Federal agency defends use of Ducks Unlimited

Farm Forum

BISMARCK, N.D. (AP) — The Natural Resources Conservation Service is defending its use of three Ducks Unlimited employees in North Dakota, saying the partnership aids the agency, taxpayers and landowners.

The federal government’s main conservation agency has been criticized by the North Dakota Grain Growers Association. The group, which represents North Dakota wheat and barley farmers, said recently that the relationship between NRCS and Ducks Unlimited could hurt farmers’ and ranchers’ pocketbooks if the nonprofit gains undue influence over decisions regarding private land use.

Ducks Unlimited, which works to boost wetlands and waterfowl, provides three field biologist positions to help NRCS with two federal programs — the Conservation Reserve Program and the Environmental Quality Incentives Program (EQUIP), NRCS told The Associated Press. Those three people make up fewer than 2 percent of the agency’s 200 office-level field staff in the state.

“Every dollar of federal funding for technical assistance work is matched by a dollar of DU funds,” the NRCS statement said. “This helps NRCS meet the large demand for conservation planning and project implementation.”

The agency also said Ducks Unlimited staff are supervised by NRCS officials and do not conduct wetland compliance checks. Producers who don’t comply with wetlands regulations can lose eligibility for federal farm programs.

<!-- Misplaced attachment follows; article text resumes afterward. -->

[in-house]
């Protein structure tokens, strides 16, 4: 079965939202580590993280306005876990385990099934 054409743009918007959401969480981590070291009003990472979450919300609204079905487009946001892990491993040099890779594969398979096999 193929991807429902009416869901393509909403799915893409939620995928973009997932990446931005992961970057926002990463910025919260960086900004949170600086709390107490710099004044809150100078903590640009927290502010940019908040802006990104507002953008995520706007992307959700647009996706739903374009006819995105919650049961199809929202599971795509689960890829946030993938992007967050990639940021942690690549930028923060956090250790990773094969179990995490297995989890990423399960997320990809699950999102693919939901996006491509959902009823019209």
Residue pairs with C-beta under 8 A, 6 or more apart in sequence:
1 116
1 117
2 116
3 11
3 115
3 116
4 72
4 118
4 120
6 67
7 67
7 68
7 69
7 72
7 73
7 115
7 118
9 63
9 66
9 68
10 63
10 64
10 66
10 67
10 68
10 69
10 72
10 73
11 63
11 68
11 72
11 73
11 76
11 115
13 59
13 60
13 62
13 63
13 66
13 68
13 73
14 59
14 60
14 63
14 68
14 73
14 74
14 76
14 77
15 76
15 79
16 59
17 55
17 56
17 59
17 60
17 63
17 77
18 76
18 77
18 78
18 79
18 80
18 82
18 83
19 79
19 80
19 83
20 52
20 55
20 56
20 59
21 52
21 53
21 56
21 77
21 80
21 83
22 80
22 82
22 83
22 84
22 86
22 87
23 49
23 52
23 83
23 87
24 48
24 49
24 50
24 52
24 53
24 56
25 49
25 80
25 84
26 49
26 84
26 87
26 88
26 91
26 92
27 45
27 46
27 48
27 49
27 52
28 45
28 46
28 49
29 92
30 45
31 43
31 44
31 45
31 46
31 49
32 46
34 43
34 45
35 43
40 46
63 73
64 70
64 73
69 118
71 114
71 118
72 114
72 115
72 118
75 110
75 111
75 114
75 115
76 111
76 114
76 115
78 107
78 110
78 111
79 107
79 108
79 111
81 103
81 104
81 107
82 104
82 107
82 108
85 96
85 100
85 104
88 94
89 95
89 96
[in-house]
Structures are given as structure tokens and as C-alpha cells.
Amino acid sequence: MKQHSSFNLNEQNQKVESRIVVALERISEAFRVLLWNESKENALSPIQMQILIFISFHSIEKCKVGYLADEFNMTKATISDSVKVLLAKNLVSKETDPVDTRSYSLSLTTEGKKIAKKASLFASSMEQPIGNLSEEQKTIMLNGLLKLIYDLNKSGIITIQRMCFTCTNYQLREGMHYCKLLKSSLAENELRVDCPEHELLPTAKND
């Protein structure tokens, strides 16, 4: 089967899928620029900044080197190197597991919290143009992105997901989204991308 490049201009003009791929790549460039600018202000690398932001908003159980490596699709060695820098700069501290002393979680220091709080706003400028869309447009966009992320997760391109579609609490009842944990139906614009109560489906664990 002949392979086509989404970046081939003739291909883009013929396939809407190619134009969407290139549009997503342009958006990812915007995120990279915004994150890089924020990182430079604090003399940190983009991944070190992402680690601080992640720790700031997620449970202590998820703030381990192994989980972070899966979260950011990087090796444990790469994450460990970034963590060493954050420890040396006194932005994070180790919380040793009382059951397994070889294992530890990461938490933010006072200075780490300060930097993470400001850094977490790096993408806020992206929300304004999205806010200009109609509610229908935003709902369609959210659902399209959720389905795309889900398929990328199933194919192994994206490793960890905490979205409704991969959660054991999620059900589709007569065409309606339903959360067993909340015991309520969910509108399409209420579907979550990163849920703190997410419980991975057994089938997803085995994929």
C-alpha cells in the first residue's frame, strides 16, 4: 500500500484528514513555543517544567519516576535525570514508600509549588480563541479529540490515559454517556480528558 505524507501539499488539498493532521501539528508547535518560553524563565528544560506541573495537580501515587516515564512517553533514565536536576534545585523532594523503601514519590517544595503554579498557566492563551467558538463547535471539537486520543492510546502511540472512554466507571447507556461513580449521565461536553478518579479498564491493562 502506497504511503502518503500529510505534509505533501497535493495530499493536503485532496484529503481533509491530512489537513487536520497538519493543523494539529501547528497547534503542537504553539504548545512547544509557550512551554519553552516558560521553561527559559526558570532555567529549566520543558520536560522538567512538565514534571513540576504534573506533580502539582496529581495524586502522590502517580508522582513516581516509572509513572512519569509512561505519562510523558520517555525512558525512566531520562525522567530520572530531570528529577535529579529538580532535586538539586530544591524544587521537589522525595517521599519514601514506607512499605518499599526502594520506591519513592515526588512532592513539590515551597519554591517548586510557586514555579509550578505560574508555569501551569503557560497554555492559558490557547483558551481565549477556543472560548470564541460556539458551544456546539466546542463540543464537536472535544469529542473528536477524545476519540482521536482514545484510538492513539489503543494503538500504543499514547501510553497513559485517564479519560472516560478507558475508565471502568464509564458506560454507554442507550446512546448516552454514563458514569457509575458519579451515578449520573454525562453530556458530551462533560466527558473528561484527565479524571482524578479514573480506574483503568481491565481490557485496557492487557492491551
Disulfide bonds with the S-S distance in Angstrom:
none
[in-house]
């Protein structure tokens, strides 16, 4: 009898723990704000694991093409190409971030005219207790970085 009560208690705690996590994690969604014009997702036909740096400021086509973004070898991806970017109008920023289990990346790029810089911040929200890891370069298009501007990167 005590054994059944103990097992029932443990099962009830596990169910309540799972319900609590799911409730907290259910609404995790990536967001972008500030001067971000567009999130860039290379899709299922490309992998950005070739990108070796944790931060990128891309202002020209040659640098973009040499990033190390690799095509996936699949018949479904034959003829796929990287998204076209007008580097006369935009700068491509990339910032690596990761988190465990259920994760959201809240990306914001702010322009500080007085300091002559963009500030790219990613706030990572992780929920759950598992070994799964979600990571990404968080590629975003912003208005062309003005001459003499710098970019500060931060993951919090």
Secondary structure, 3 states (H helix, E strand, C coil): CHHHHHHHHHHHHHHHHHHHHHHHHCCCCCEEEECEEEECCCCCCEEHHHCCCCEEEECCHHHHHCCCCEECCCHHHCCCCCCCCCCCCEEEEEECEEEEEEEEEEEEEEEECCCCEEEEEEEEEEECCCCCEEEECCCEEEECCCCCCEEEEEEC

Grain Growers Executive Director Dan Wogsland said he worries that Ducks Unlimited biologists might have “indirect influence” when questions of compliance arise.

“Farmers and ranchers deserve unbiased help and information from employees hired exclusively by the federal government and not by a political organization with an agenda,” he said.

Ducks Unlimited rejects the notion that it gains influence with NRCS, saying the field biologists are “not involved in any regulatory programs or policy development.”

Mary Podoll, NRCS state conservationist for North Dakota, said the agency has partnered with Ducks Unlimited for several years, and has similar agreements in other states. The relationship has not been questioned anywhere else, she said.

The NRCS in South Dakota in recent years has used private consultants to help with a massive backlog in certified wetland determinations that help landowners know which areas they can drain.

South Dakota state Resource Conservationist Gerald Jasmer said he did not know if any of those consultants are affiliated with Ducks Unlimited.

“Our only interest is that the data we are provided is accurate, complete and of sufficient quality to be used by our NRCS wetland specialists to make a high-quality certified wetland determination,” he said.